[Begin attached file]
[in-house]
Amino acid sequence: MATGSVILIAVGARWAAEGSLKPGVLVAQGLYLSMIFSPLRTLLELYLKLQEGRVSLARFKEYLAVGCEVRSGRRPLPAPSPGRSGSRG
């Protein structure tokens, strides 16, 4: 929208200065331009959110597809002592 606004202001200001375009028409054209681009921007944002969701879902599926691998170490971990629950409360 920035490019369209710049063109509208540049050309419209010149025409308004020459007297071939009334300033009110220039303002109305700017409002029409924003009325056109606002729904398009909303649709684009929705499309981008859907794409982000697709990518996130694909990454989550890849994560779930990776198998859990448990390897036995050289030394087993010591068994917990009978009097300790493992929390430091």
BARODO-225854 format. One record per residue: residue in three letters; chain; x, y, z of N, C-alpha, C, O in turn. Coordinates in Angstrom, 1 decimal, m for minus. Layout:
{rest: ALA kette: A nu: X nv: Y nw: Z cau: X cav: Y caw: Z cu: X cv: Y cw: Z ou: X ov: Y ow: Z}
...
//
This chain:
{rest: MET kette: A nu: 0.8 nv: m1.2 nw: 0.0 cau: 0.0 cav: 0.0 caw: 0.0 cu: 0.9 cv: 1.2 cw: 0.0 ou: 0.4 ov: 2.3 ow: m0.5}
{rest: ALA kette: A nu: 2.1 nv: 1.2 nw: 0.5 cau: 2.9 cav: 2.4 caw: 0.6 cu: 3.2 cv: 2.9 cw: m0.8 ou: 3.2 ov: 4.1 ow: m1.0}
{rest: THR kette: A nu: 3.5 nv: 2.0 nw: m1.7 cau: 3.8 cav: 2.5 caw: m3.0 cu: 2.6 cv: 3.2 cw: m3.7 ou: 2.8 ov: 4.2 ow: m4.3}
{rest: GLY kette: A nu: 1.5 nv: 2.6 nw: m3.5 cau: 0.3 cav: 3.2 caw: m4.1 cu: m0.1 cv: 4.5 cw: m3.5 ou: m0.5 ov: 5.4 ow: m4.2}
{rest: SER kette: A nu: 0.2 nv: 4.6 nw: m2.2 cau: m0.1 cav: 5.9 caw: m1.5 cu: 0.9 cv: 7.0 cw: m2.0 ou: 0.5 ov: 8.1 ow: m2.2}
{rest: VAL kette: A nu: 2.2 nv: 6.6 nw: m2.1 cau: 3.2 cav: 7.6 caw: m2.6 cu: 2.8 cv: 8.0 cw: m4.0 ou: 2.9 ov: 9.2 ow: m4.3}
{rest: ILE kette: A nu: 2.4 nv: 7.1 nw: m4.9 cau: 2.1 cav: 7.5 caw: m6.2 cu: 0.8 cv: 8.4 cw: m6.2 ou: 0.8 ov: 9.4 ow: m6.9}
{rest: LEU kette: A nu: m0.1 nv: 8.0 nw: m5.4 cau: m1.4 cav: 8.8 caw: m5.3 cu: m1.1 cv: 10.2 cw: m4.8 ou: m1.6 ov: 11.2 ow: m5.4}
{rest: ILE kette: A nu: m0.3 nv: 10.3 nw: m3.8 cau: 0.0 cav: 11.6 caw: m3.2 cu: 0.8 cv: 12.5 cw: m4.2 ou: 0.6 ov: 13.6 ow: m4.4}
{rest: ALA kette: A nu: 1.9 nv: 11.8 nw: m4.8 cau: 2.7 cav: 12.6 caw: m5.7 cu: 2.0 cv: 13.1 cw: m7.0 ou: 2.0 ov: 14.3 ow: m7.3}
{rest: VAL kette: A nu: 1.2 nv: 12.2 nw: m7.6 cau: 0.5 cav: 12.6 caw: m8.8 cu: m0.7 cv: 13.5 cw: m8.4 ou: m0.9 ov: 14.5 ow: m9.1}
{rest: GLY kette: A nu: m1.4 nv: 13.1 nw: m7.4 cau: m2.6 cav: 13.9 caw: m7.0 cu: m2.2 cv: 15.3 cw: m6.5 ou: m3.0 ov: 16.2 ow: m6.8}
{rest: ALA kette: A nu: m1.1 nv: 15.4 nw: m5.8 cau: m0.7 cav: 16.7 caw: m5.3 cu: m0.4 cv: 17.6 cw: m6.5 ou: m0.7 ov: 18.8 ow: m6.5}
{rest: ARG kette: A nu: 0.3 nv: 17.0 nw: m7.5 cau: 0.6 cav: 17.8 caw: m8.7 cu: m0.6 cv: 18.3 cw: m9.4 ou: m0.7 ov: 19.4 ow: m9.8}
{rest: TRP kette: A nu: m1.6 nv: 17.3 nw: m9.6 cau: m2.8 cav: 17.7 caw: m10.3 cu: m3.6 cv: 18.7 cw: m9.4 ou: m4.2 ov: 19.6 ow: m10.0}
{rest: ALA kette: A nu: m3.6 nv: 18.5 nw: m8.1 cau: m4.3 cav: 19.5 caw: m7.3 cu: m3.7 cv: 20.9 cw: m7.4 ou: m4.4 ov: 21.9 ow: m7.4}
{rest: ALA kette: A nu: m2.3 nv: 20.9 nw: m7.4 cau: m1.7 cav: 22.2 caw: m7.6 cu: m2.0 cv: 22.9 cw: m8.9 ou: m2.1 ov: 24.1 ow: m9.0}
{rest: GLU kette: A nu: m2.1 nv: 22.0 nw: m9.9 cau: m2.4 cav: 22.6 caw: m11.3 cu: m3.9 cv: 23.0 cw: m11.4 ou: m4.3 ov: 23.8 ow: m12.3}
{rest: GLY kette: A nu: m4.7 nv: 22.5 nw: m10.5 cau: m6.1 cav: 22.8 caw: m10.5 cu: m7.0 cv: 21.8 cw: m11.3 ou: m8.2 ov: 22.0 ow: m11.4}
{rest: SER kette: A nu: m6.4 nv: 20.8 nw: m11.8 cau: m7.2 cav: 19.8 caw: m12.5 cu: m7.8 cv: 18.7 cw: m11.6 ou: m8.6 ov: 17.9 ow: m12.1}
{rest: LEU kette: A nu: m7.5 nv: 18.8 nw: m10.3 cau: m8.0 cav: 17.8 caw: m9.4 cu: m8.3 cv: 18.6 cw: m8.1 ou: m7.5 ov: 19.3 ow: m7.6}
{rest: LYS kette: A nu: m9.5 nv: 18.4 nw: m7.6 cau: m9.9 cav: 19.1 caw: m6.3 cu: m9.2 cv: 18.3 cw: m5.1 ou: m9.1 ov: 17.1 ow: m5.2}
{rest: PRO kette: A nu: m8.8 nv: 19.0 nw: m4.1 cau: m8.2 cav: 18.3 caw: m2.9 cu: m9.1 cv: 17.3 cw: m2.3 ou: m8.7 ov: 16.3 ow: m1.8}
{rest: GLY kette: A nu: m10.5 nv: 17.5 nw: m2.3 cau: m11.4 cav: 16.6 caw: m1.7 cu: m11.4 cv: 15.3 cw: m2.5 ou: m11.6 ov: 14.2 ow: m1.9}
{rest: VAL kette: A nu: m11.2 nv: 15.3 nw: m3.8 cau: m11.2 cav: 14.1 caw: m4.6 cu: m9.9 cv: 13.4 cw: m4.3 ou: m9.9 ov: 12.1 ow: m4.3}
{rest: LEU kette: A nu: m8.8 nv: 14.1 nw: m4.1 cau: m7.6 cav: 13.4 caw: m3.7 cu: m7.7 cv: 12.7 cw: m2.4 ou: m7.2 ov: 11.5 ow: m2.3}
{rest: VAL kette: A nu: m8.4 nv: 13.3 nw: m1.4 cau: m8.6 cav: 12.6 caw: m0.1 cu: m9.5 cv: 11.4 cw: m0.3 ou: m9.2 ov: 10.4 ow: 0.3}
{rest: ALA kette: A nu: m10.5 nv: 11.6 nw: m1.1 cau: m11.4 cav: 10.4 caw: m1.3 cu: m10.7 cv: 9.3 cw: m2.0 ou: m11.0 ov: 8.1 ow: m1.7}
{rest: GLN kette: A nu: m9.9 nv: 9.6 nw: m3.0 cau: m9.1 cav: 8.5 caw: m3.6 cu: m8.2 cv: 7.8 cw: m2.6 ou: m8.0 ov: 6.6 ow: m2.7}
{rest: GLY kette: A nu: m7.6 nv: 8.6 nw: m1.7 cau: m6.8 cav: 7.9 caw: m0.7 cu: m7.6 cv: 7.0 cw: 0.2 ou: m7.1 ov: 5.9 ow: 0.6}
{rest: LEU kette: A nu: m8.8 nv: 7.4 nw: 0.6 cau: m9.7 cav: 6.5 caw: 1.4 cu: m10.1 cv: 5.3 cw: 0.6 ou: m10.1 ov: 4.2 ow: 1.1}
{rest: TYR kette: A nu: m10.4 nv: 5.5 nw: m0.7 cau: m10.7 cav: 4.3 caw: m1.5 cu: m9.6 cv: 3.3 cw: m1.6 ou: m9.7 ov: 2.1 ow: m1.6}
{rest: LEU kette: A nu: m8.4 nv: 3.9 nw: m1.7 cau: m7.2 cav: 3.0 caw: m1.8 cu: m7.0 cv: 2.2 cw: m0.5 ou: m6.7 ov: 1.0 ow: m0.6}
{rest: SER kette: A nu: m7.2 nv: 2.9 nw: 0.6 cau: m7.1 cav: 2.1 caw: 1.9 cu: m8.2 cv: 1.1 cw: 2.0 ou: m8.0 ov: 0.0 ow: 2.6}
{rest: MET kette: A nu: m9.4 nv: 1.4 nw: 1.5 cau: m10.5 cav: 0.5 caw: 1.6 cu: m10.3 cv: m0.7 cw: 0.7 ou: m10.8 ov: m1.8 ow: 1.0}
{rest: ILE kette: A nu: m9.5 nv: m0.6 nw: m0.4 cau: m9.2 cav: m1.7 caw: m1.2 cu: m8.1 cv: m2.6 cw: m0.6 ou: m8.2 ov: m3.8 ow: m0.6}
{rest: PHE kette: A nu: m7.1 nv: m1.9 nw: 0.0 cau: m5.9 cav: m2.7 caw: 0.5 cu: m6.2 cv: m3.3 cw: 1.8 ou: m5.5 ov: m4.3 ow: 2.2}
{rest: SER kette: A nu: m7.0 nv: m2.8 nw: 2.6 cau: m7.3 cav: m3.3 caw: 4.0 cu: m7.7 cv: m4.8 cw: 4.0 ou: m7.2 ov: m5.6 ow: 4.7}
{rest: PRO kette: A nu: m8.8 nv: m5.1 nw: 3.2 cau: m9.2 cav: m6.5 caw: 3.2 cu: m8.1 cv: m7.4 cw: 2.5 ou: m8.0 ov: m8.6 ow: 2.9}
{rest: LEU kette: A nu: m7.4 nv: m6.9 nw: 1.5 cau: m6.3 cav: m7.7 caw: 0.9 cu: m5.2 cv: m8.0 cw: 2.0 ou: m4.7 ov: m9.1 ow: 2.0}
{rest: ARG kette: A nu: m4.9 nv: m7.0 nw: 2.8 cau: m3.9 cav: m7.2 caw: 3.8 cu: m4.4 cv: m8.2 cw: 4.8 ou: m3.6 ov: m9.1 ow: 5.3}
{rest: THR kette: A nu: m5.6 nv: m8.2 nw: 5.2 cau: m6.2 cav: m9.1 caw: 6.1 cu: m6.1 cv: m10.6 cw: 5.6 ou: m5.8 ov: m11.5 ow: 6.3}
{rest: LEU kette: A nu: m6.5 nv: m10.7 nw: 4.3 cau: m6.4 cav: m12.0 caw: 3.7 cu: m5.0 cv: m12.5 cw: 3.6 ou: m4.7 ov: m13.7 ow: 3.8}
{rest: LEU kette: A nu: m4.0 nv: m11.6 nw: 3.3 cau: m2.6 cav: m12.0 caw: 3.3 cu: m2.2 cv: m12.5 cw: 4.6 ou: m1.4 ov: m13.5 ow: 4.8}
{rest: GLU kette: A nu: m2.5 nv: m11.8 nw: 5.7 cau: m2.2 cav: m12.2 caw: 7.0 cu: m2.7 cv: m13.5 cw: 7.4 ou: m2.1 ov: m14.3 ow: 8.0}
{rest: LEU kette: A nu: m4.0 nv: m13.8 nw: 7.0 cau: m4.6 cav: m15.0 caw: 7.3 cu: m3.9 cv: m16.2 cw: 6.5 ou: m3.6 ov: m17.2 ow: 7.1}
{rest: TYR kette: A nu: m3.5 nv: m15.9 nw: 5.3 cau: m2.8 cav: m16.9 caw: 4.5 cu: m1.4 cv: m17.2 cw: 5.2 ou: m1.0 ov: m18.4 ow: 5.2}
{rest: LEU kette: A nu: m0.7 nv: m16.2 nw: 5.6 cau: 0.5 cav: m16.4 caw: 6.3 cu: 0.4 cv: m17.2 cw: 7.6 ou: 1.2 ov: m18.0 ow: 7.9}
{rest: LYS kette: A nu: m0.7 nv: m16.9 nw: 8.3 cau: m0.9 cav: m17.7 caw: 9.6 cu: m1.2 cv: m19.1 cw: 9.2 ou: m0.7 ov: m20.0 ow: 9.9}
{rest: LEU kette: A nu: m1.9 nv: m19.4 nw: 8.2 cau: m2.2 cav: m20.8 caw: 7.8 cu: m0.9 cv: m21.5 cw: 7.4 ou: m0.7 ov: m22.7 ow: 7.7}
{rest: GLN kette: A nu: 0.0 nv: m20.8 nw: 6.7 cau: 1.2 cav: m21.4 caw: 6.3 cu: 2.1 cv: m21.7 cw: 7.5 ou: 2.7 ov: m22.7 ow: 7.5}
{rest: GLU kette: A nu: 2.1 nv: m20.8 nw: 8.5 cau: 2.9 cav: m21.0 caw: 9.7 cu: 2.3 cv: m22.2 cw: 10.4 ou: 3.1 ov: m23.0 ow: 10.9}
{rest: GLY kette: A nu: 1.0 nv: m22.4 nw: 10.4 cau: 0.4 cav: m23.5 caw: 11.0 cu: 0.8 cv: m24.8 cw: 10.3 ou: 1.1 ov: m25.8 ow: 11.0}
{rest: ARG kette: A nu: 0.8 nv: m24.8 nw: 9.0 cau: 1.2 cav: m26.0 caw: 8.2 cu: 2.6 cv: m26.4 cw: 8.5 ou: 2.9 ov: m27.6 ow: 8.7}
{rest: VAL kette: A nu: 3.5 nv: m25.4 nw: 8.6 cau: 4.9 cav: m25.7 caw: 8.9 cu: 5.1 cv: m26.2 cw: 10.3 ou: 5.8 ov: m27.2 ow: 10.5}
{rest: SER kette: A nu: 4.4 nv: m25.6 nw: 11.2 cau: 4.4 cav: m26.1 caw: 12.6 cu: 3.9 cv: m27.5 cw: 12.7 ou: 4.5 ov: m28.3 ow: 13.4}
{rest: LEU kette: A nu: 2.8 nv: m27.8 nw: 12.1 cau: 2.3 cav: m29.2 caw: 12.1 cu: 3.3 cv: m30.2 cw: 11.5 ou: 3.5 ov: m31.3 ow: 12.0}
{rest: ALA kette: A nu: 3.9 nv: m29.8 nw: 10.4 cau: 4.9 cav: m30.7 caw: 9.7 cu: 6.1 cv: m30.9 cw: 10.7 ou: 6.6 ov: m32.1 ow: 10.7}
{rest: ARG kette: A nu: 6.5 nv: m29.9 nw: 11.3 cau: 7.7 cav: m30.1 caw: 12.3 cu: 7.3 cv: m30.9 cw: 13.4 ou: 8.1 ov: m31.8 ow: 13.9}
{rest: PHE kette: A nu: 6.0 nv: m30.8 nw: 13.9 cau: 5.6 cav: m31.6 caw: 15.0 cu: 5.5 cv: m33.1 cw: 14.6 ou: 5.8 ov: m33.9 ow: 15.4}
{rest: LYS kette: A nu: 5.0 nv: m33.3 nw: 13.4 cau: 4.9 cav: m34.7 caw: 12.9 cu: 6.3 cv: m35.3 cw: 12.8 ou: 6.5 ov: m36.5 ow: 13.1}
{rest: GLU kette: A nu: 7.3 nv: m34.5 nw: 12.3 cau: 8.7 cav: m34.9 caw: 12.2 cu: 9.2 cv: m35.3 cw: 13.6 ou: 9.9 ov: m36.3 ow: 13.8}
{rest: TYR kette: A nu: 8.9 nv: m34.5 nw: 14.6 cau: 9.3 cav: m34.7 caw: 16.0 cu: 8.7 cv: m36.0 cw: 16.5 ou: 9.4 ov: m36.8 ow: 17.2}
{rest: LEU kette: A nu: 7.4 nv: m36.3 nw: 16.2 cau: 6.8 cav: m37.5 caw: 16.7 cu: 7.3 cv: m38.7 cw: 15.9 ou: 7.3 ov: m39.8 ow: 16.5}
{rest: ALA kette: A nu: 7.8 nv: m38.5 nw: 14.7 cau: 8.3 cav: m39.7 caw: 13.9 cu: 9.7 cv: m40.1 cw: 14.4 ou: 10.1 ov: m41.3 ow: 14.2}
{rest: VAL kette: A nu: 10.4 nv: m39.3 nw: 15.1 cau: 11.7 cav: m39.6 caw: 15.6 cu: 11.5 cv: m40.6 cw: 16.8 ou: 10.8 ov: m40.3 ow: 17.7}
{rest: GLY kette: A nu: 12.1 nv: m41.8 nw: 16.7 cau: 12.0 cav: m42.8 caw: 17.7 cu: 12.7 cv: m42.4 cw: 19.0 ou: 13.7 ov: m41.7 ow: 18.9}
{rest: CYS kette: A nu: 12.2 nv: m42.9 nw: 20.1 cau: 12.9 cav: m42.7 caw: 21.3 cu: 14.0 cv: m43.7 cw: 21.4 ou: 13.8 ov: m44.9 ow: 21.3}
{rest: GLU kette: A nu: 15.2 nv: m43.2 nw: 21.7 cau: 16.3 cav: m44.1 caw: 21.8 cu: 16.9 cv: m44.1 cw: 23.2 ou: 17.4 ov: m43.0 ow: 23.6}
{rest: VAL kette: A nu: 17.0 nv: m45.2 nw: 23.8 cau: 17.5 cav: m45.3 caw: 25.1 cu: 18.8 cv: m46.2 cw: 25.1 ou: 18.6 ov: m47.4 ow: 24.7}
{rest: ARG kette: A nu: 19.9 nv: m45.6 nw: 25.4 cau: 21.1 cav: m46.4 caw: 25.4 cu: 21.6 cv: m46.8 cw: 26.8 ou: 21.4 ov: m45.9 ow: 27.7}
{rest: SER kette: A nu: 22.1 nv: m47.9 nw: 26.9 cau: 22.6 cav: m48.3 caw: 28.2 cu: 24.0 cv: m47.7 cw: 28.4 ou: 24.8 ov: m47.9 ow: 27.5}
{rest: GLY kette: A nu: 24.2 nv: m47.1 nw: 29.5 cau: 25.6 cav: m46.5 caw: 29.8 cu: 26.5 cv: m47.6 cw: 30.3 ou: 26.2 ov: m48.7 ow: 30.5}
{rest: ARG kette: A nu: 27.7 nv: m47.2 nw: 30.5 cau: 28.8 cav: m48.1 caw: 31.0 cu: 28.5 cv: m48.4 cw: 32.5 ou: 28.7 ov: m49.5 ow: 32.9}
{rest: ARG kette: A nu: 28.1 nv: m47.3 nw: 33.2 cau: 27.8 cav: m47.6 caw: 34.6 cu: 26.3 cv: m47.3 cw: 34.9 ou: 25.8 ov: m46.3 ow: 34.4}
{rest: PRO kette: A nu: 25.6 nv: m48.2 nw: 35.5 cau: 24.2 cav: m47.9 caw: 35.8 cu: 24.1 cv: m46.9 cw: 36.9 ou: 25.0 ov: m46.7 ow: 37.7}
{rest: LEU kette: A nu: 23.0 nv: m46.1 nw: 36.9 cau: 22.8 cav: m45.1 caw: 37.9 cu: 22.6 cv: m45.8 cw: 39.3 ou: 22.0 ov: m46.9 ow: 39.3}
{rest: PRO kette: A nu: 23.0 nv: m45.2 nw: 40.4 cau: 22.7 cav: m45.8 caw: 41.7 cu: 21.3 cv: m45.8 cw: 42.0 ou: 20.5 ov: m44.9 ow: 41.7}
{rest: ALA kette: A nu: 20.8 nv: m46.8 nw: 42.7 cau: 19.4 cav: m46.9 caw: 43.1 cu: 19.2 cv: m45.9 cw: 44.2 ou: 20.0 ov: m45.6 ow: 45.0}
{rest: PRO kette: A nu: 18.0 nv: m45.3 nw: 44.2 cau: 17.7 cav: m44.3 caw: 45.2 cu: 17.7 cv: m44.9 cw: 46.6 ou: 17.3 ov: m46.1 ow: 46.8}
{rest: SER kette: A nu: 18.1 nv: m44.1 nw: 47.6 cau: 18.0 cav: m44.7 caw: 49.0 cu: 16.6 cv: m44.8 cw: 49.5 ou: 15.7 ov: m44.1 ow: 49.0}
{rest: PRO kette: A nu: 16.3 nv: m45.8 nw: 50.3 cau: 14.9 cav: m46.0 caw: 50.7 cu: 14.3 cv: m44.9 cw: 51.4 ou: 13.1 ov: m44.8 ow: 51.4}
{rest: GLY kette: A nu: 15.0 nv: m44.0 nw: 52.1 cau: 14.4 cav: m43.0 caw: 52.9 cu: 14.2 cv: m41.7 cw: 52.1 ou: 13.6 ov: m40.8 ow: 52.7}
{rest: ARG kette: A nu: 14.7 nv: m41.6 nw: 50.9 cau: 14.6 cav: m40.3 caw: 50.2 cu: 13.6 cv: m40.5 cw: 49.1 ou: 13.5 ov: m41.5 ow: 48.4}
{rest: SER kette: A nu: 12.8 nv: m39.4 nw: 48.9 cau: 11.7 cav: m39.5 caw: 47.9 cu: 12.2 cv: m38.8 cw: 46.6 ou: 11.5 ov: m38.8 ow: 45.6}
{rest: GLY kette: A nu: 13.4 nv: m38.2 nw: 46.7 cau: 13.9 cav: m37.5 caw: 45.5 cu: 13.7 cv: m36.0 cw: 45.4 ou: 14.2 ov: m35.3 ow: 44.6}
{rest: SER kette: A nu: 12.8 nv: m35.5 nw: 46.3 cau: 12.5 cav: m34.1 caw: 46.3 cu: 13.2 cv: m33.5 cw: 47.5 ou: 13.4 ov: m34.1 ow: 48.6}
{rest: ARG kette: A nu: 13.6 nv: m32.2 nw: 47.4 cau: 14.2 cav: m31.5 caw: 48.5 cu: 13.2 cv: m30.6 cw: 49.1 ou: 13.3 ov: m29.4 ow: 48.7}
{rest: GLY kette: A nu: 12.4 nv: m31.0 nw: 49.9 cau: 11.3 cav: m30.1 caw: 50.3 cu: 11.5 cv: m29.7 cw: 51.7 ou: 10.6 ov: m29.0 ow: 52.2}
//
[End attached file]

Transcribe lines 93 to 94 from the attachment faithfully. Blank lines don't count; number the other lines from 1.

{rest: SER kette: A nu: 12.8 nv: m39.4 nw: 48.9 cau: 11.7 cav: m39.5 caw: 47.9 cu: 12.2 cv: m38.8 cw: 46.6 ou: 11.5 ov: m38.8 ow: 45.6}
{rest: GLY kette: A nu: 13.4 nv: m38.2 nw: 46.7 cau: 13.9 cav: m37.5 caw: 45.5 cu: 13.7 cv: m36.0 cw: 45.4 ou: 14.2 ov: m35.3 ow: 44.6}